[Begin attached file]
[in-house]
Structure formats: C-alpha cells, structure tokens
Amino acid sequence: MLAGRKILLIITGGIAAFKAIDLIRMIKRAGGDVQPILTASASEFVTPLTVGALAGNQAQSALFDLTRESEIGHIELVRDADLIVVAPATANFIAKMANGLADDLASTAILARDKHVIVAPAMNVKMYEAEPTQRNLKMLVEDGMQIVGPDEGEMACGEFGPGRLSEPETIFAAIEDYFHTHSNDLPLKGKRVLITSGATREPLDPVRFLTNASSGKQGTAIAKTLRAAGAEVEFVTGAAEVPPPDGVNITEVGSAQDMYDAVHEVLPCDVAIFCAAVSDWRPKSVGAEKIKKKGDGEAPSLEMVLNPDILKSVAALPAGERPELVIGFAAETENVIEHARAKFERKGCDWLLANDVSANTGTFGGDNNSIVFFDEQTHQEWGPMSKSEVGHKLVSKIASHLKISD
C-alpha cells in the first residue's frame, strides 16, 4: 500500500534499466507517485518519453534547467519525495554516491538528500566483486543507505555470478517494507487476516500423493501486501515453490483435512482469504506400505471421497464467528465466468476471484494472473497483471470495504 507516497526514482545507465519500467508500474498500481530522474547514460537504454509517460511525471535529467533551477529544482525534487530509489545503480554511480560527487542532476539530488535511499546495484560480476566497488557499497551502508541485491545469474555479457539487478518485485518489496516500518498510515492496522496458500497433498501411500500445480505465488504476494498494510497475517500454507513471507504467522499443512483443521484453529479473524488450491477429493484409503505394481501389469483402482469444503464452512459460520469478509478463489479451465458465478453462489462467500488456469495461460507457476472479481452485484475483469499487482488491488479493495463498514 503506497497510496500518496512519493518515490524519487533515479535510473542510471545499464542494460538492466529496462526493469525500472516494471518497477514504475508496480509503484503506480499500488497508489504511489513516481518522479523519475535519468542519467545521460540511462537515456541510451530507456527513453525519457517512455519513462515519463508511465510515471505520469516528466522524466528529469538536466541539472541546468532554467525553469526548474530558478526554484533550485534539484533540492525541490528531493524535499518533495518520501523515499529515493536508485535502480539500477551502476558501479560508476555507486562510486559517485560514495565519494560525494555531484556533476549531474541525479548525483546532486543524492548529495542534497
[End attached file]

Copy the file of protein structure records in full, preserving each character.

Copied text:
[in-house]
Structure formats: C-alpha cells, structure tokens
Amino acid sequence: MLAGRKILLIITGGIAAFKAIDLIRMIKRAGGDVQPILTASASEFVTPLTVGALAGNQAQSALFDLTRESEIGHIELVRDADLIVVAPATANFIAKMANGLADDLASTAILARDKHVIVAPAMNVKMYEAEPTQRNLKMLVEDGMQIVGPDEGEMACGEFGPGRLSEPETIFAAIEDYFHTHSNDLPLKGKRVLITSGATREPLDPVRFLTNASSGKQGTAIAKTLRAAGAEVEFVTGAAEVPPPDGVNITEVGSAQDMYDAVHEVLPCDVAIFCAAVSDWRPKSVGAEKIKKKGDGEAPSLEMVLNPDILKSVAALPAGERPELVIGFAAETENVIEHARAKFERKGCDWLLANDVSANTGTFGGDNNSIVFFDEQTHQEWGPMSKSEVGHKLVSKIASHLKISD
C-alpha cells in the first residue's frame, strides 16, 4: 500500500534499466507517485518519453534547467519525495554516491538528500566483486543507505555470478517494507487476516500423493501486501515453490483435512482469504506400505471421497464467528465466468476471484494472473497483471470495504 507516497526514482545507465519500467508500474498500481530522474547514460537504454509517460511525471535529467533551477529544482525534487530509489545503480554511480560527487542532476539530488535511499546495484560480476566497488557499497551502508541485491545469474555479457539487478518485485518489496516500518498510515492496522496458500497433498501411500500445480505465488504476494498494510497475517500454507513471507504467522499443512483443521484453529479473524488450491477429493484409503505394481501389469483402482469444503464452512459460520469478509478463489479451465458465478453462489462467500488456469495461460507457476472479481452485484475483469499487482488491488479493495463498514 503506497497510496500518496512519493518515490524519487533515479535510473542510471545499464542494460538492466529496462526493469525500472516494471518497477514504475508496480509503484503506480499500488497508489504511489513516481518522479523519475535519468542519467545521460540511462537515456541510451530507456527513453525519457517512455519513462515519463508511465510515471505520469516528466522524466528529469538536466541539472541546468532554467525553469526548474530558478526554484533550485534539484533540492525541490528531493524535499518533495518520501523515499529515493536508485535502480539500477551502476558501479560508476555507486562510486559517485560514495565519494560525494555531484556533476549531474541525479548525483546532486543524492548529495542534497